The problem is, that’s not how business opportunities look in the real world.

In this paper I’m going to review the math that governs the simple cases and then move on to introduce the math that governs the more complicated cases.

Everybody knows, or everybody should know, the Kelly Criterion for making optimal investments in a single two-valued opportunity. It’s very simple; you invest your wealth, times the edge, divided by the variance of the bet.

“The edge”, in this case, is the return you’d get per dollar invested in the average case.

So let’s say I offer you a simple coin toss where I offer to double the money you bet on it if you win the toss. Since you win or lose exactly the amount bet, the edge is zero. The Kelly Criterion says you don’t take this bet because there is no long-term edge to justify the risk of losing your money.

So I’ll get a little stupid in order to make a point, and make it sweeter. Let’s say I triple your money if you win and take your money if you lose. Now you’ll win one bet of every two and lose one bet of every two, winning twice the amount bet and losing the amount bet. So, you come out ahead by the amount bet every two bets, and the edge is 1/2. The variance though is bigger; if you can be up two or down one times the amount bet, the difference between them, or the variance, is three. Since 1/2 divided by 3 is 1/6, the Kelly Criterion says you bet one-sixth of your money on this bet.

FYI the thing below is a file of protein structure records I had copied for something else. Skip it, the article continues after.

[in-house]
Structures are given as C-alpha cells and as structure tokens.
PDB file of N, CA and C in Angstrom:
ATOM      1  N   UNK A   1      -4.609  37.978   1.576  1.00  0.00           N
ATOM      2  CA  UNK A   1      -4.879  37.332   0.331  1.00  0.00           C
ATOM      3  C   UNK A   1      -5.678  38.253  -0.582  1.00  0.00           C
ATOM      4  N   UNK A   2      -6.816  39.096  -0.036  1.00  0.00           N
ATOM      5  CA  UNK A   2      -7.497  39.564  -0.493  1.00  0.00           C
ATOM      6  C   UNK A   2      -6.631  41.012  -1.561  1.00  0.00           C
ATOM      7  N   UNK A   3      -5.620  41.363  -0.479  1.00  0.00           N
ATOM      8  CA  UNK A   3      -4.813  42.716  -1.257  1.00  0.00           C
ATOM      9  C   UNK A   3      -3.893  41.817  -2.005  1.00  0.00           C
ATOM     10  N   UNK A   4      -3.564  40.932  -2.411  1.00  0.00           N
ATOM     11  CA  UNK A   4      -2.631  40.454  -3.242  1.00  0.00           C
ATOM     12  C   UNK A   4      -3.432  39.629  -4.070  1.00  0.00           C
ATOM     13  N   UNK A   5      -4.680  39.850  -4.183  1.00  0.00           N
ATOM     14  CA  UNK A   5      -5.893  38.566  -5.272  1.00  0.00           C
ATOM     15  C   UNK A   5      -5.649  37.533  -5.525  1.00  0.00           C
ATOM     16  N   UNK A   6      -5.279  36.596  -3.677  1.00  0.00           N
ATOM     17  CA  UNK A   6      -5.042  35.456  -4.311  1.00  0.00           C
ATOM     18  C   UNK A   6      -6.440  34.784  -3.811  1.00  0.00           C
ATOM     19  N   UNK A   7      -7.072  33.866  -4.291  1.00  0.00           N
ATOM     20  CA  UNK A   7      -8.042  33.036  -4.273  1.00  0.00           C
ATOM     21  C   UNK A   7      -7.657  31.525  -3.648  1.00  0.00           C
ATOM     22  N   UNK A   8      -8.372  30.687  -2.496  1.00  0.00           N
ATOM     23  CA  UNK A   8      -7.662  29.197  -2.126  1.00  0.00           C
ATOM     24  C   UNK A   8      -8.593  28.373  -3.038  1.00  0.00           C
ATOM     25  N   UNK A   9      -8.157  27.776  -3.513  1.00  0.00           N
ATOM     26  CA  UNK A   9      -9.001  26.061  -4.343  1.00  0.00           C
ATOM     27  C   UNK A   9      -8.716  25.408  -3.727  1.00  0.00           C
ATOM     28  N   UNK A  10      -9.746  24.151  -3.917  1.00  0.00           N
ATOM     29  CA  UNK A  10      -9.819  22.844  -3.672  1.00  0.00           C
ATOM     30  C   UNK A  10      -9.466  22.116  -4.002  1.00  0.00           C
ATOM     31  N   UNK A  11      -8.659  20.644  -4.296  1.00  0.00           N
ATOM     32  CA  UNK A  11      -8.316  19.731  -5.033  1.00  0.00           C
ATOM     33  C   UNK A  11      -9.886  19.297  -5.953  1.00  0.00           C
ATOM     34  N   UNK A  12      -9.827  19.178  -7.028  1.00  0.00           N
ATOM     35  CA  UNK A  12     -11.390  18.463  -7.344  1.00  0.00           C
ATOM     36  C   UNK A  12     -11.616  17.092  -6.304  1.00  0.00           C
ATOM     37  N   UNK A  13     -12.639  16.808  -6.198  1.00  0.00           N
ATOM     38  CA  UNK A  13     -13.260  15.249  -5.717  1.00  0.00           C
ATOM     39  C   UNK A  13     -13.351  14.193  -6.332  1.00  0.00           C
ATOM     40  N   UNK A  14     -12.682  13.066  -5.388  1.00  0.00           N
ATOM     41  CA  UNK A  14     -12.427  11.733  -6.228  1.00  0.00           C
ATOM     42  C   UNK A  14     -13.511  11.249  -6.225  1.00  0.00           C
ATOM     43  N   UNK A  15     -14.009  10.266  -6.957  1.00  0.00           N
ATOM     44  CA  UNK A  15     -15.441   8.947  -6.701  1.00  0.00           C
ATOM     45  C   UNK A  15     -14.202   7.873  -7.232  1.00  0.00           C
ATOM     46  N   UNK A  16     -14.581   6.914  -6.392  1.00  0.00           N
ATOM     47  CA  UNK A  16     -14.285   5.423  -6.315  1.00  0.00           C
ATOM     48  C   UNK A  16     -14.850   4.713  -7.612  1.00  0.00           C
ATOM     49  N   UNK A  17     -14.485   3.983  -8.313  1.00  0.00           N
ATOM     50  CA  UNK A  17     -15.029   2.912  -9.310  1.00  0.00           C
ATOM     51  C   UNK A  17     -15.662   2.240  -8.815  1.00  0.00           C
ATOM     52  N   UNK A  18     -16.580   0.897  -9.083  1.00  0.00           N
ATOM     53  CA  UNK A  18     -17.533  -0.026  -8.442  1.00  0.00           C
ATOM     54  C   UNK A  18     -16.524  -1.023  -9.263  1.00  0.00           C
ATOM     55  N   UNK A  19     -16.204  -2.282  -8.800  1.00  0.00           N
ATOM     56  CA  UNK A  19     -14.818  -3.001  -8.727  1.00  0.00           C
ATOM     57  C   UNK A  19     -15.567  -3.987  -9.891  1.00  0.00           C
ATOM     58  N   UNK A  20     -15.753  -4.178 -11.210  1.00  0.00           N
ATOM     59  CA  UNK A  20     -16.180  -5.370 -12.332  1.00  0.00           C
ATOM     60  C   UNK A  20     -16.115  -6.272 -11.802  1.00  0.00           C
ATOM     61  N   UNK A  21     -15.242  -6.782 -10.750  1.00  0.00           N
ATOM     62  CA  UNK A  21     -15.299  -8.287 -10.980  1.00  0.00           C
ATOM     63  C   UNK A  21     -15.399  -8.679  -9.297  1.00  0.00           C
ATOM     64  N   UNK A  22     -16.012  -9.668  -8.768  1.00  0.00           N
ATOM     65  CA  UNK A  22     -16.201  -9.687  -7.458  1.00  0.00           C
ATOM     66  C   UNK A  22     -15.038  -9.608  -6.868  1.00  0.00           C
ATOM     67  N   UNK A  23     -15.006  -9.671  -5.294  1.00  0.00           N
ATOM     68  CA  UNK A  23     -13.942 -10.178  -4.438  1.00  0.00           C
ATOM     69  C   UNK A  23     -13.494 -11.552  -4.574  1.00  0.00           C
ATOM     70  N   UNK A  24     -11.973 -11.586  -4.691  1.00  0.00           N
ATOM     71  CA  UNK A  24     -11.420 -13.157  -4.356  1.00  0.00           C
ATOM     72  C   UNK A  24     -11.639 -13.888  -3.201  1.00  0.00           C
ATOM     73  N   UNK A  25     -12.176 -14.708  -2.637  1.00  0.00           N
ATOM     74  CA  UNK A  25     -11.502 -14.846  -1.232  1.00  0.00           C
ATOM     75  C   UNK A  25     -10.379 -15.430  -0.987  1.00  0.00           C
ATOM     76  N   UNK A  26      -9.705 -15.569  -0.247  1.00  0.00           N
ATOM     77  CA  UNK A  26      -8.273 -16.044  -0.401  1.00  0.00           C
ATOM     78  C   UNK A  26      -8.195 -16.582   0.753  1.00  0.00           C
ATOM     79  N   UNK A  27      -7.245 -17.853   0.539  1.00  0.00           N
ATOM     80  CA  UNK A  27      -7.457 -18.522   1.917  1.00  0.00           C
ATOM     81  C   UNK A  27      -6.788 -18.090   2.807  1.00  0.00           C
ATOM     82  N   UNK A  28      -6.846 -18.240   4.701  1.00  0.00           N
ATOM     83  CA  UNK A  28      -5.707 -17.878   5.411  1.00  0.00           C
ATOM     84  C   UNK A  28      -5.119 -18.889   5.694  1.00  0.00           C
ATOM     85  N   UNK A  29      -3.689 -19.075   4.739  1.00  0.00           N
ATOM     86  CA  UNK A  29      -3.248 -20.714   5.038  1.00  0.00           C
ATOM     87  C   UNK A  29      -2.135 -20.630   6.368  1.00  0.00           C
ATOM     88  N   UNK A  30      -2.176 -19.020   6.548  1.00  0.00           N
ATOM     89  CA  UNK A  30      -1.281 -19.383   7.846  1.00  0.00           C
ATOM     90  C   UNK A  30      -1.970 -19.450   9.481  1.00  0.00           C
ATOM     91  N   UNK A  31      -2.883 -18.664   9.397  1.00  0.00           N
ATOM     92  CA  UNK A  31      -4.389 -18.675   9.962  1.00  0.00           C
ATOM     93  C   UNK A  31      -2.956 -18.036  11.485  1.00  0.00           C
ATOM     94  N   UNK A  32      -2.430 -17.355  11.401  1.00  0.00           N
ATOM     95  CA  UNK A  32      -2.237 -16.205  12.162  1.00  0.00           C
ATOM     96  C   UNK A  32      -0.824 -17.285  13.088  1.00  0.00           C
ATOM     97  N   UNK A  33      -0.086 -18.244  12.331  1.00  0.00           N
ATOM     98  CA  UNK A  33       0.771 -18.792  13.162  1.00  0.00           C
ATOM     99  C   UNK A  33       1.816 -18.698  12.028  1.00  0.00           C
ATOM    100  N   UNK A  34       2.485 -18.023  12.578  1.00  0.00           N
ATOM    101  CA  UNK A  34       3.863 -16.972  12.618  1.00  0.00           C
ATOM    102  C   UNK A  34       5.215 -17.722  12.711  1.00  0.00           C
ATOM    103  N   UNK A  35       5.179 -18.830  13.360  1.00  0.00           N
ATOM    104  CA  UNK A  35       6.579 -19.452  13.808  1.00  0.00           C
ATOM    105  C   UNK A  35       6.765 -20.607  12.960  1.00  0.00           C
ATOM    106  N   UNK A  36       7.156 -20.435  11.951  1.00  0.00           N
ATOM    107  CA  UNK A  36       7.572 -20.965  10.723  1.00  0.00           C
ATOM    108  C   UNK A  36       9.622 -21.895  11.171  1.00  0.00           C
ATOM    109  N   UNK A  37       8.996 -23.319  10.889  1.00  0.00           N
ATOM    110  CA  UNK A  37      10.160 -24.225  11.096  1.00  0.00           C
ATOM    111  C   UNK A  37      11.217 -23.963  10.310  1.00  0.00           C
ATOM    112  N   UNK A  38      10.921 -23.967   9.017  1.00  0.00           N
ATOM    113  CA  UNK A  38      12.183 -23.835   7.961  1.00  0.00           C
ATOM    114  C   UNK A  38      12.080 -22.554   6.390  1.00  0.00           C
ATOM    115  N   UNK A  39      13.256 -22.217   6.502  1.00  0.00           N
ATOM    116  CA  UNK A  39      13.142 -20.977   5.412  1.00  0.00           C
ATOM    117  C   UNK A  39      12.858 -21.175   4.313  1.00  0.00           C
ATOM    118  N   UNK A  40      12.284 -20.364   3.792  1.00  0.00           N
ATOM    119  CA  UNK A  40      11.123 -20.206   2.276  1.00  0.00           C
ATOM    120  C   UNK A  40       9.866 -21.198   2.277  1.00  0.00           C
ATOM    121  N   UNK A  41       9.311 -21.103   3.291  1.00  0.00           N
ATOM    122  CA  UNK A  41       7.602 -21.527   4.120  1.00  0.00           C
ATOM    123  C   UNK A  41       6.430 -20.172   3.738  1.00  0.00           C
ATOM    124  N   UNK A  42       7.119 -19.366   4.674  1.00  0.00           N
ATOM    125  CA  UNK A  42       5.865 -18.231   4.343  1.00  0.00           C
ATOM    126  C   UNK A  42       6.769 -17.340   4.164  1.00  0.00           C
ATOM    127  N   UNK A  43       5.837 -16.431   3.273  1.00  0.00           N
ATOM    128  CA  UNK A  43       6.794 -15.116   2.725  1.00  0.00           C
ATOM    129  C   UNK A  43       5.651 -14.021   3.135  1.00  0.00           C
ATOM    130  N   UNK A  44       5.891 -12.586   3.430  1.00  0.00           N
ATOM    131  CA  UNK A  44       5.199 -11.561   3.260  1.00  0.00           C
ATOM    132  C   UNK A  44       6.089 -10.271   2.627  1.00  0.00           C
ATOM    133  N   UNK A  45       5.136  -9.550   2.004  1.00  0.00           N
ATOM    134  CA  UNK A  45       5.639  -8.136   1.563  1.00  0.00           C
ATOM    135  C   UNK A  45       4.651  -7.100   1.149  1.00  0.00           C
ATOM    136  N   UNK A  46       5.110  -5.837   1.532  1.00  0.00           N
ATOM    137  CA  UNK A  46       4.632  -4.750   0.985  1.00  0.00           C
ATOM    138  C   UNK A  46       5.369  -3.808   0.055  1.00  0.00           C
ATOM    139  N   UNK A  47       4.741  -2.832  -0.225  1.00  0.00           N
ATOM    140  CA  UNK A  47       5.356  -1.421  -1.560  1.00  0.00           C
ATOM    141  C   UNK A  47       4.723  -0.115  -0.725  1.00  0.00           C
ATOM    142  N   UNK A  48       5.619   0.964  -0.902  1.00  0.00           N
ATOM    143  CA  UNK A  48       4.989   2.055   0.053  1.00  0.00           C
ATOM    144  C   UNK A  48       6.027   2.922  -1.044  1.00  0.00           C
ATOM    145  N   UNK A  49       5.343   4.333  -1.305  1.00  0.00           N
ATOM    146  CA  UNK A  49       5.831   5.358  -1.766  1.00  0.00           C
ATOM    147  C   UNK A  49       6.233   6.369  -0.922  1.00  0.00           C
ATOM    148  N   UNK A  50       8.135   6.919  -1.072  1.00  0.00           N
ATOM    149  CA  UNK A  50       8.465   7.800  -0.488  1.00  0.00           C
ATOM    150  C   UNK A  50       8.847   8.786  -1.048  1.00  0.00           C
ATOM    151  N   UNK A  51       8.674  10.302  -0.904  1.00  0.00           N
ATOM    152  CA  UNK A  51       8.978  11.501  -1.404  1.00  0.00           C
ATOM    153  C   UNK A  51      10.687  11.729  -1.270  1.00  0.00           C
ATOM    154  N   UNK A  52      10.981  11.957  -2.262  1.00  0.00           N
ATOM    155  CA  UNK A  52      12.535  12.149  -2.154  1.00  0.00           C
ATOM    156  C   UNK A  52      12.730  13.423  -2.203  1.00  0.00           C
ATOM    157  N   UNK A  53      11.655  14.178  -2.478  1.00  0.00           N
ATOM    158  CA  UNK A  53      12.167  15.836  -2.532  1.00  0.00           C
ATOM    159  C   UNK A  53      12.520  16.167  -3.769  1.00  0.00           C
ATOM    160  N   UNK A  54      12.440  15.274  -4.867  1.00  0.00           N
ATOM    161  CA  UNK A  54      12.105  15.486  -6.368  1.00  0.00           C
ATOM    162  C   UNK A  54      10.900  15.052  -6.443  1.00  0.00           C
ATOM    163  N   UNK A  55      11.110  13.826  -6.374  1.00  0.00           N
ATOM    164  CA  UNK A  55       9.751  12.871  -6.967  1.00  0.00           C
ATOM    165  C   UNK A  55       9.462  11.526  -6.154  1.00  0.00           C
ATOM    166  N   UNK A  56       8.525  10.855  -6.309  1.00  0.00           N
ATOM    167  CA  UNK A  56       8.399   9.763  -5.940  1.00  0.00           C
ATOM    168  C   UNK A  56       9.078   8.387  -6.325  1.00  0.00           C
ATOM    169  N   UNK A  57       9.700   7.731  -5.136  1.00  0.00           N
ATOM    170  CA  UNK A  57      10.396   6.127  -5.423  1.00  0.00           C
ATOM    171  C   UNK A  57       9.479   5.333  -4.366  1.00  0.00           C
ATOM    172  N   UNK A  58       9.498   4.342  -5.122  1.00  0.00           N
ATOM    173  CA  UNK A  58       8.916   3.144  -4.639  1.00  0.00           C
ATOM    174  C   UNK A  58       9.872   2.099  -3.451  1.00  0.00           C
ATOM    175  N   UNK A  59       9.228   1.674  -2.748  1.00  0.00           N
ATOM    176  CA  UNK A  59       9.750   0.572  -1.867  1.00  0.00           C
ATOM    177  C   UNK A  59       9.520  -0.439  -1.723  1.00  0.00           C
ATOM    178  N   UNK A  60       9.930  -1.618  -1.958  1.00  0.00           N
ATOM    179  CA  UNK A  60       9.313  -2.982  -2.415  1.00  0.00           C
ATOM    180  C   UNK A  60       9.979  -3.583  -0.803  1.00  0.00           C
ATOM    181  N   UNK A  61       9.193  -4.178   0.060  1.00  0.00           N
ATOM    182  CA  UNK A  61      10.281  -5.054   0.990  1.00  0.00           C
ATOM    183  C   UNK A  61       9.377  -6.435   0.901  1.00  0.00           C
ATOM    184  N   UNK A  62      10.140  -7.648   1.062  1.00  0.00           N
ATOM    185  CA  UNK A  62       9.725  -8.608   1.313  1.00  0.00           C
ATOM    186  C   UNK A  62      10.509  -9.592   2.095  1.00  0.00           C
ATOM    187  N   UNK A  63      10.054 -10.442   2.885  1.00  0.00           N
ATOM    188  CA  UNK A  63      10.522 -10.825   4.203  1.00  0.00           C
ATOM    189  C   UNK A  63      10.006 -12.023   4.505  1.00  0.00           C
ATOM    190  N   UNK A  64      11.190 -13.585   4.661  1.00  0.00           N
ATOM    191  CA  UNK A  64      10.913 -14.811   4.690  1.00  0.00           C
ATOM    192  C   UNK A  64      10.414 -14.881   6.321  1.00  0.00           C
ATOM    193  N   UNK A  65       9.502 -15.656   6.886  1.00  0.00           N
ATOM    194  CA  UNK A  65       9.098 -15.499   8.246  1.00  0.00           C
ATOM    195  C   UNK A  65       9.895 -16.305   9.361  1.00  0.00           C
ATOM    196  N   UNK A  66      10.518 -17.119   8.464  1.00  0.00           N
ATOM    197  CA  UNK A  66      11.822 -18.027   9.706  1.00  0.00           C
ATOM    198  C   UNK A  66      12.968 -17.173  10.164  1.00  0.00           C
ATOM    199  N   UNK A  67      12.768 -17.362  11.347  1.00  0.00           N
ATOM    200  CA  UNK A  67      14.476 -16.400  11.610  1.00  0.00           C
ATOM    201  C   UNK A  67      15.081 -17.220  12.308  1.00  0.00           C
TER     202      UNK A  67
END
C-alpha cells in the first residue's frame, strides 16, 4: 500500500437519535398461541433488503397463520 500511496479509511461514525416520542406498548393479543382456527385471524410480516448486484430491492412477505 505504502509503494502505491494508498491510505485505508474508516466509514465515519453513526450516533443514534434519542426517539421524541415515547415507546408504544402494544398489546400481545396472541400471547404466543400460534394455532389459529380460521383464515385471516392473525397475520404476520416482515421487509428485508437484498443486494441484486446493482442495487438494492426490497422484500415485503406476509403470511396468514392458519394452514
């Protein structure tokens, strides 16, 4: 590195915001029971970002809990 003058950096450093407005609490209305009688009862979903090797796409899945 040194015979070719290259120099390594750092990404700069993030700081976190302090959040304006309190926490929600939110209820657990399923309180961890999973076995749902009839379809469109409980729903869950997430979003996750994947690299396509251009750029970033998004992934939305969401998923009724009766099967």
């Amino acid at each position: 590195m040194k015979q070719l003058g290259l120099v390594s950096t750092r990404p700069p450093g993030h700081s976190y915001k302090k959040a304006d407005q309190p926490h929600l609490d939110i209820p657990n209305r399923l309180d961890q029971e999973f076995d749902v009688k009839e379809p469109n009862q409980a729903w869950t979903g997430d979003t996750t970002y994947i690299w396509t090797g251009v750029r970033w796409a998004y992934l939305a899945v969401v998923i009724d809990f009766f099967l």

Let’s make it even sweeter. Now I offer to quadruple your money if you win (I must be really amazingly stupid to make you such an offer) and take your money if you lose. Now your edge is 3/2 since, on average, you get back one and a half times the amount bet. But the variance is 5. Since 3/2 divided by five is 3/10, the Kelly Criterion says you bet three-tenths of your money on this bet.

Now let’s get ridiculous. Let’s say I offer you a hundred times your money back if you win a coin toss, and take your money if you lose. Now how much should you risk? Well, your edge is now 99/2 and the variance is 100. So you wind up betting 99/200 of your money on this bet.